New interest-free loans have been extended to micro, small and medium-sized enterprises (MSMEs) and a guarantee scheme is to be established. In December 2020 the Development Bank of North Macedonia issued a public call for small and medium-sized enterprises (SMEs), sole proprietors and artisans to apply for interest-free loans under a €31 million credit line. In July 2021 the government announced the launch of a guarantee fund that would provide loan guarantees worth up to €500,000 to MSMEs, but also to large companies with export revenues accounting for at least 30 per cent of total revenues.
The central bank temporarily blocked dividend distribution. In February 2021 the central bank prohibited commercial banks from distributing dividend payments to shareholders until the end of 2021. The decision was rescinded in August 2021. In March 2021 the key policy rate was cut by 25 basis points, to 1.25 per cent.
Structural reform developments
No decision was made about opening European Union (EU) accession negotiations. Despite the green light in March 2020 and the subsequent positive report by the European Commission on the country’s progress towards the start of the EU accession negotiations, no decision has been made by the Council in 2021 on the formal start of negotiations because of a dispute with one member country. In June 2021 the European Council concluded that this issue ought to be addressed during Slovenia’s presidency of the EU in the second half of 2021.
A review of 377 para-fiscal charges is under way to improve the business environment. Para-fiscal charges create considerable barriers to businesses and could push them to operate in the informal sector. It is planned that these charges will be either eliminated or streamlined, optimised and digitalised to reduce the burden on companies, especially SMEs.
The authorities have developed a plan to close coal-fired power plants, accompanied by large-scale investment in renewables and gas-fired power capacity as a transitional fuel. North Macedonia has become the first country in the Western Balkans to set a concrete plan for the closure of coal-fired power plants, through the country’s Energy Development Strategy until 2040 and draft NECP, which was the first in the region to be submitted and reviewed by the Energy Community Secretariat. The NECP, currently under public consultation and expected to be approved by the government in the first half of 2022, sets a date of the end of 2027 for coal-fired power plants to close. At present, coal-based thermal power plants account for around 50 per cent of total electricity production and about a third of total consumption. To replace these, renewables will play a primary role in the transition, with planned investment of about 1,600 MW of solar power plants, 600 MW of wind farms and about 333 MW of hydropower plants. According to the government’s Intervention Investment Plan 2021-27, presented in May 2021, the country will invest a total of €3.1 billion in the energy sector, mostly in renewables. In recent years, both the private and state sectors have been investing in large-scale wind, solar and hydropower projects.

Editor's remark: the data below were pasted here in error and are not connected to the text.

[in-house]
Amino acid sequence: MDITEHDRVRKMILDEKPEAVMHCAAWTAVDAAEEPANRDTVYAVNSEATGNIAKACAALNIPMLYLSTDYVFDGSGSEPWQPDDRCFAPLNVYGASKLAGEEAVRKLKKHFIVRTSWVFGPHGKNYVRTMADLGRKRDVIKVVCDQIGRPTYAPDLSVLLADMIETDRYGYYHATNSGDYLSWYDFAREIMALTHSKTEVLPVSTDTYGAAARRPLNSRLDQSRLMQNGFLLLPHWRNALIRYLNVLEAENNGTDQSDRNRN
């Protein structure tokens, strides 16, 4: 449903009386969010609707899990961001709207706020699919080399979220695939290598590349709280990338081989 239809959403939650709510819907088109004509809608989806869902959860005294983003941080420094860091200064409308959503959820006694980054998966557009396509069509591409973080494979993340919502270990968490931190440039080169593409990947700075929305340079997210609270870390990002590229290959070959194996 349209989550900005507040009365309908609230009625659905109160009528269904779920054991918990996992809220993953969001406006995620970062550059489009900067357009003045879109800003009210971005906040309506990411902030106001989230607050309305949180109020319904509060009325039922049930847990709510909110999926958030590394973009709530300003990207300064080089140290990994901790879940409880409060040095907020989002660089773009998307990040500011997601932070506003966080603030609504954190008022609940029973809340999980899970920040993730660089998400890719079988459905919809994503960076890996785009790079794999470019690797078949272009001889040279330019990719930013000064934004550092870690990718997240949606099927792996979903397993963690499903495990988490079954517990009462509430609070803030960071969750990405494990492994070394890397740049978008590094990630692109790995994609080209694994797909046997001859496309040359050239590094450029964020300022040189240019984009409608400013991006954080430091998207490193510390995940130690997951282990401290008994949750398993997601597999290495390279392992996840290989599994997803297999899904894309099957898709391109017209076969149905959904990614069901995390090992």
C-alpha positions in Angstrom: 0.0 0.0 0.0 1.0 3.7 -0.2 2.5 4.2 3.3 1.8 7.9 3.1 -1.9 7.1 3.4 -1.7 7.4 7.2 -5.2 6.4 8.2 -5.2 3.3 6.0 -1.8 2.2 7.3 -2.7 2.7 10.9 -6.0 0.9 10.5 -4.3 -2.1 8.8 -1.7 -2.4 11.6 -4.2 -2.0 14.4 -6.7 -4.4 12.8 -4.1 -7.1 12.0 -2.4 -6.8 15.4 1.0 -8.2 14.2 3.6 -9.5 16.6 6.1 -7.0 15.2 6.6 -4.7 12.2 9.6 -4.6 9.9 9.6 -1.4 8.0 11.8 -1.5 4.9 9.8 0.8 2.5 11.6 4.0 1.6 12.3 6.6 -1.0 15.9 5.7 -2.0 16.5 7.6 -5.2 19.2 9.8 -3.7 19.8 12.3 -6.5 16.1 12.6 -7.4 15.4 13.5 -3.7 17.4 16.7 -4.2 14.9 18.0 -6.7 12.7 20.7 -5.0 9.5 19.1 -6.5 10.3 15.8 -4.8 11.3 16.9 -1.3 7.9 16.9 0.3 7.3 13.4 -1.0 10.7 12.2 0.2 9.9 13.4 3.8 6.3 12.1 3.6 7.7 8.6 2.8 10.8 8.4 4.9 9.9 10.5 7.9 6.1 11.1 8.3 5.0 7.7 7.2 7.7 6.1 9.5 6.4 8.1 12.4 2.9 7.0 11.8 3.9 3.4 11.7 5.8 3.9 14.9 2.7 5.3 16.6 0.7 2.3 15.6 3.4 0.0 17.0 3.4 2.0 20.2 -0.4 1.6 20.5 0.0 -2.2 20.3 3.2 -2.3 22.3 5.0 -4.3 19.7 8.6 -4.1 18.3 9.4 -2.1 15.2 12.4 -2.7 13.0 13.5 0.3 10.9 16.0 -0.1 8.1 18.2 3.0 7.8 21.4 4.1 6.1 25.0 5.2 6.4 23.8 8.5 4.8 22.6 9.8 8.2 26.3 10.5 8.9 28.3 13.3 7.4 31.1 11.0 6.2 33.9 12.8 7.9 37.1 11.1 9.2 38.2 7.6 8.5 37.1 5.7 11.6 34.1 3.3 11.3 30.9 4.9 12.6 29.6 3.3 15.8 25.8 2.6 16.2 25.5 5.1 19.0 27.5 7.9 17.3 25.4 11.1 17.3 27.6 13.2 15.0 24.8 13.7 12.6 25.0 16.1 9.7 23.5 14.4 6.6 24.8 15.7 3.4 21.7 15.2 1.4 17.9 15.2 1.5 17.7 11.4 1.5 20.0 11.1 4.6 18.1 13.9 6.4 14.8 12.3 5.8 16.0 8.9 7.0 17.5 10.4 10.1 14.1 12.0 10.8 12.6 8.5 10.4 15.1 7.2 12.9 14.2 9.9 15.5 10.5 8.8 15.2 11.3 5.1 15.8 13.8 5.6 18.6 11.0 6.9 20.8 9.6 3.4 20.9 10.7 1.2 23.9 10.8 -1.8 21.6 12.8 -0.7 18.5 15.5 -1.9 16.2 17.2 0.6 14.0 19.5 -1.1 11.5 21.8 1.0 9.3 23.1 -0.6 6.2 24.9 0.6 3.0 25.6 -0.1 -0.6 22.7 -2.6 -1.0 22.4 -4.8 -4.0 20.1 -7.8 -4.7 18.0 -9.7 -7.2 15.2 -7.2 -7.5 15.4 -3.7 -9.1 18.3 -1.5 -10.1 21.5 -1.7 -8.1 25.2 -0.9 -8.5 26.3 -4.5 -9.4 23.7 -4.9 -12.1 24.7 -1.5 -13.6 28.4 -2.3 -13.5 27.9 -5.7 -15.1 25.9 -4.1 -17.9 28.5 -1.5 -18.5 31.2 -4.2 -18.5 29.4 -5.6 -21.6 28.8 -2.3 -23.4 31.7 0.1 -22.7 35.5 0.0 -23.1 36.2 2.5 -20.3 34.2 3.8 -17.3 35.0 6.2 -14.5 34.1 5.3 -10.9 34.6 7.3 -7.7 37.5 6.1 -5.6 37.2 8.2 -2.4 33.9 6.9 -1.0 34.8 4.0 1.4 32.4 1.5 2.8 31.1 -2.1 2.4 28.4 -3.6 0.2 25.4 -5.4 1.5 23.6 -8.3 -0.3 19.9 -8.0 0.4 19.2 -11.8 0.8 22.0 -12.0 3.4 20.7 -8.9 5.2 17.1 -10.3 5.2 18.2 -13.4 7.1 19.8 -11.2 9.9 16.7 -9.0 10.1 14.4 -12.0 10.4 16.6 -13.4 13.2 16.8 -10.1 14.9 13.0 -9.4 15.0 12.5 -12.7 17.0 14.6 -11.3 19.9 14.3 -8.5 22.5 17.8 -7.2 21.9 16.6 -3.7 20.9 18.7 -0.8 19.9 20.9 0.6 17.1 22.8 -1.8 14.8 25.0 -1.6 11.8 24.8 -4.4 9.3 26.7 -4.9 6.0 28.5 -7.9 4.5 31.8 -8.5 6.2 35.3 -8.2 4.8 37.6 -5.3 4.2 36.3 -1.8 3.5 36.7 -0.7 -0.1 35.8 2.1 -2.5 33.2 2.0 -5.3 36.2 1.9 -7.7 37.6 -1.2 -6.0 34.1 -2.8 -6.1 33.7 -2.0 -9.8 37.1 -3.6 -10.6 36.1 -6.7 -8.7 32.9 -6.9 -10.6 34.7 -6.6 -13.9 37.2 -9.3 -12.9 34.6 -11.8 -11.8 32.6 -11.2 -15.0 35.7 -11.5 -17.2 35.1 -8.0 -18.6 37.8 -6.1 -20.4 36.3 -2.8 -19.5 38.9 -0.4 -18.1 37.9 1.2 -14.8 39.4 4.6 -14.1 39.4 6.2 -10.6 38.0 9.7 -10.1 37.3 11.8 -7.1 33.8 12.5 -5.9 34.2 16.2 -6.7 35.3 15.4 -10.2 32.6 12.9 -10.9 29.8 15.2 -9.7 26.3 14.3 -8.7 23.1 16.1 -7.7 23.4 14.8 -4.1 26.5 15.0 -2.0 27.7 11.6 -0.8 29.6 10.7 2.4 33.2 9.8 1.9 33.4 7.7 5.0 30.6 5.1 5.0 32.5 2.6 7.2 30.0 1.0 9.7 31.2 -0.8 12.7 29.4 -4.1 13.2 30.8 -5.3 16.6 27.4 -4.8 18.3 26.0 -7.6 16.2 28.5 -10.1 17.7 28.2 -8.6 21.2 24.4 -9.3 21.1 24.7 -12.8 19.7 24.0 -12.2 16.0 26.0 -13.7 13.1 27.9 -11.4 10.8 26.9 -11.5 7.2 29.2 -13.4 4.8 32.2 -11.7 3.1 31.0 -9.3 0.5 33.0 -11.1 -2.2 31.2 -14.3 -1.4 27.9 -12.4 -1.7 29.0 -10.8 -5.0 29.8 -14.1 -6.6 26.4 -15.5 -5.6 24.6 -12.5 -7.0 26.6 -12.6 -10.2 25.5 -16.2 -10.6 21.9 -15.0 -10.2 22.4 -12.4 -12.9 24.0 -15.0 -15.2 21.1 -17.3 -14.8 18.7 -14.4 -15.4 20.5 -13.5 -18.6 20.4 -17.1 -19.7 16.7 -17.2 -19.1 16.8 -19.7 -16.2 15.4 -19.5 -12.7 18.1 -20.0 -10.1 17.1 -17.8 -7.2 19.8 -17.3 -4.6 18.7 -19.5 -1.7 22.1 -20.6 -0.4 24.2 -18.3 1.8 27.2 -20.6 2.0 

Value added tax (VAT) on electricity has been temporarily cut. In July 2021 the VAT Law was amended to lower electricity prices and reduce expenses for households. The VAT rate on electricity was cut to 5 per cent from 18 per cent. The reduced rate will apply for one year, until 30 June 2022. Afterwards, it will be increased to 10 per cent until the end of June 2023 and then, in July 2023, it should return to 18 per cent.
The government has signed an agreement with Greece for the construction of a gas interconnector. The 123 km-long pipeline will cost €110 million and will have the capacity to transport around 1.5 billion cubic metres of natural gas every year. The final investment decision by the government is expected by the end of 2021.
The government is promoting the economic inclusion of the Roma population. A €2 million development fund was launched in July 2021 to support Roma businesses and address the issue of unemployment in the community. The aim of the initiative is to create more favourable business conditions for Roma entrepreneurs in several ways, by facilitating access to loans, offering coaching, business development services and creating new jobs, formalising Roma employment and harnessing the Roma’s demographic dividend.